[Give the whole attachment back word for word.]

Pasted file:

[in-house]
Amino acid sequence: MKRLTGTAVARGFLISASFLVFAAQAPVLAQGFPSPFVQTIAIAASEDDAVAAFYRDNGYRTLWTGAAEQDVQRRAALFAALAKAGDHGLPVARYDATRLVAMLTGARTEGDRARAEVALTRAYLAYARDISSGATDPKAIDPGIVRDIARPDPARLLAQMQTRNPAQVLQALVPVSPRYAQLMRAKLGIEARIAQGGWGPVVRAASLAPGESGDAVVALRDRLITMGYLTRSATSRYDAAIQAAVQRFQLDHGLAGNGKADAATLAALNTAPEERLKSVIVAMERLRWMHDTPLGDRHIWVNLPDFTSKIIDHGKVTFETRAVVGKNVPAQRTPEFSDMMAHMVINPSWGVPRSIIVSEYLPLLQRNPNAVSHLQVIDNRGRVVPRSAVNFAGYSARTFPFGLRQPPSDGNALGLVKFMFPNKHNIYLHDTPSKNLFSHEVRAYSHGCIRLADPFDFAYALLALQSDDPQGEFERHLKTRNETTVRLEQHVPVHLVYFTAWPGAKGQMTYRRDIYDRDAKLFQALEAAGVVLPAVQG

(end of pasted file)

[in-house]
Amino acid sequence: MKRLTGTAVARGFLISASFLVFAAQAPVLAQGFPSPFVQTIAIAASEDDAVAAFYRDNGYRTLWTGAAEQDVQRRAALFAALAKAGDHGLPVARYDATRLVAMLTGARTEGDRARAEVALTRAYLAYARDISSGATDPKAIDPGIVRDIARPDPARLLAQMQTRNPAQVLQALVPVSPRYAQLMRAKLGIEARIAQGGWGPVVRAASLAPGESGDAVVALRDRLITMGYLTRSATSRYDAAIQAAVQRFQLDHGLAGNGKADAATLAALNTAPEERLKSVIVAMERLRWMHDTPLGDRHIWVNLPDFTSKIIDHGKVTFETRAVVGKNVPAQRTPEFSDMMAHMVINPSWGVPRSIIVSEYLPLLQRNPNAVSHLQVIDNRGRVVPRSAVNFAGYSARTFPFGLRQPPSDGNALGLVKFMFPNKHNIYLHDTPSKNLFSHEVRAYSHGCIRLADPFDFAYALLALQSDDPQGEFERHLKTRNETTVRLEQHVPVHLVYFTAWPGAKGQMTYRRDIYDRDAKLFQALEAAGVVLPAVQG